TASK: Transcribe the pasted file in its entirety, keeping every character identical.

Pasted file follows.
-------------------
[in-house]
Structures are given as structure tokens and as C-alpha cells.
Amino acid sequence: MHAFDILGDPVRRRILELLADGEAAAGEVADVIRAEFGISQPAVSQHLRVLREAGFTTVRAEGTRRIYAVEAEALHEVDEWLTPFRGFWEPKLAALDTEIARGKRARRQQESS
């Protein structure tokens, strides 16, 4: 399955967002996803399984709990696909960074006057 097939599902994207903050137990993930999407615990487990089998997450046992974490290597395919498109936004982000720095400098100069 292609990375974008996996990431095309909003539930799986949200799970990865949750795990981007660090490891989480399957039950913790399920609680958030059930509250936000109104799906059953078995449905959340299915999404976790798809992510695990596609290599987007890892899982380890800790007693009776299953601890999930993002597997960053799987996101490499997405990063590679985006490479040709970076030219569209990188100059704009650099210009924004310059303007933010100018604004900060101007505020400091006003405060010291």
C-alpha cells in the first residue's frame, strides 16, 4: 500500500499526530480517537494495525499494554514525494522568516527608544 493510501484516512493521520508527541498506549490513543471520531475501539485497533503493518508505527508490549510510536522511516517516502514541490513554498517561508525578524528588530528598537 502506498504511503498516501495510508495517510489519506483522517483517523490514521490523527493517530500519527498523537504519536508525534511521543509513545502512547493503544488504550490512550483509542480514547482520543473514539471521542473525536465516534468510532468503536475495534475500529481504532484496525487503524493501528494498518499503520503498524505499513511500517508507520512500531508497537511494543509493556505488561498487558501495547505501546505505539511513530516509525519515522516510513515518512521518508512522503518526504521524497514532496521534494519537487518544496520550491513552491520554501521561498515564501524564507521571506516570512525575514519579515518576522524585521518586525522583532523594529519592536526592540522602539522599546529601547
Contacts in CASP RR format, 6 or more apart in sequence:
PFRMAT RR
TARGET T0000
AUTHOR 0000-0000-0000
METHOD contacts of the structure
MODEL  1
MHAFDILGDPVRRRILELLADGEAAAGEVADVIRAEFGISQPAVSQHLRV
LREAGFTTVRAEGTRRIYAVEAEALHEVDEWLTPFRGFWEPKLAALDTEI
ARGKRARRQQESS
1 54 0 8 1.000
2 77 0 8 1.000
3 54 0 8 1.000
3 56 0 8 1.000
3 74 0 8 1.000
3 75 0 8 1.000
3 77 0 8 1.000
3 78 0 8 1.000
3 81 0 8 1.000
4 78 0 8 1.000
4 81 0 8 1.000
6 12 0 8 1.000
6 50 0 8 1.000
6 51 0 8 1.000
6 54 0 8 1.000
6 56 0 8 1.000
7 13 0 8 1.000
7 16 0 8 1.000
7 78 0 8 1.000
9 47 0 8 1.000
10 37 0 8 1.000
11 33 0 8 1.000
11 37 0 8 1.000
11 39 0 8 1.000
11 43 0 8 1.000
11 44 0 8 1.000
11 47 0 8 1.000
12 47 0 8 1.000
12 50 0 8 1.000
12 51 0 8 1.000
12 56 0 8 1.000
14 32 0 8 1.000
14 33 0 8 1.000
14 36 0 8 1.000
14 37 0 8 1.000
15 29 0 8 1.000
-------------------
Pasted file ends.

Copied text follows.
[in-house]
Structures are given as structure tokens and as C-alpha cells.
Amino acid sequence: MHAFDILGDPVRRRILELLADGEAAAGEVADVIRAEFGISQPAVSQHLRVLREAGFTTVRAEGTRRIYAVEAEALHEVDEWLTPFRGFWEPKLAALDTEIARGKRARRQQESS
């Protein structure tokens, strides 16, 4: 399955967002996803399984709990696909960074006057 097939599902994207903050137990993930999407615990487990089998997450046992974490290597395919498109936004982000720095400098100069 292609990375974008996996990431095309909003539930799986949200799970990865949750795990981007660090490891989480399957039950913790399920609680958030059930509250936000109104799906059953078995449905959340299915999404976790798809992510695990596609290599987007890892899982380890800790007693009776299953601890999930993002597997960053799987996101490499997405990063590679985006490479040709970076030219569209990188100059704009650099210009924004310059303007933010100018604004900060101007505020400091006003405060010291």
C-alpha cells in the first residue's frame, strides 16, 4: 500500500499526530480517537494495525499494554514525494522568516527608544 493510501484516512493521520508527541498506549490513543471520531475501539485497533503493518508505527508490549510510536522511516517516502514541490513554498517561508525578524528588530528598537 502506498504511503498516501495510508495517510489519506483522517483517523490514521490523527493517530500519527498523537504519536508525534511521543509513545502512547493503544488504550490512550483509542480514547482520543473514539471521542473525536465516534468510532468503536475495534475500529481504532484496525487503524493501528494498518499503520503498524505499513511500517508507520512500531508497537511494543509493556505488561498487558501495547505501546505505539511513530516509525519515522516510513515518512521518508512522503518526504521524497514532496521534494519537487518544496520550491513552491520554501521561498515564501524564507521571506516570512525575514519579515518576522524585521518586525522583532523594529519592536526592540522602539522599546529601547
Contacts in CASP RR format, 6 or more apart in sequence:
PFRMAT RR
TARGET T0000
AUTHOR 0000-0000-0000
METHOD contacts of the structure
MODEL  1
MHAFDILGDPVRRRILELLADGEAAAGEVADVIRAEFGISQPAVSQHLRV
LREAGFTTVRAEGTRRIYAVEAEALHEVDEWLTPFRGFWEPKLAALDTEI
ARGKRARRQQESS
1 54 0 8 1.000
2 77 0 8 1.000
3 54 0 8 1.000
3 56 0 8 1.000
3 74 0 8 1.000
3 75 0 8 1.000
3 77 0 8 1.000
3 78 0 8 1.000
3 81 0 8 1.000
4 78 0 8 1.000
4 81 0 8 1.000
6 12 0 8 1.000
6 50 0 8 1.000
6 51 0 8 1.000
6 54 0 8 1.000
6 56 0 8 1.000
7 13 0 8 1.000
7 16 0 8 1.000
7 78 0 8 1.000
9 47 0 8 1.000
10 37 0 8 1.000
11 33 0 8 1.000
11 37 0 8 1.000
11 39 0 8 1.000
11 43 0 8 1.000
11 44 0 8 1.000
11 47 0 8 1.000
12 47 0 8 1.000
12 50 0 8 1.000
12 51 0 8 1.000
12 56 0 8 1.000
14 32 0 8 1.000
14 33 0 8 1.000
14 36 0 8 1.000
14 37 0 8 1.000
15 29 0 8 1.000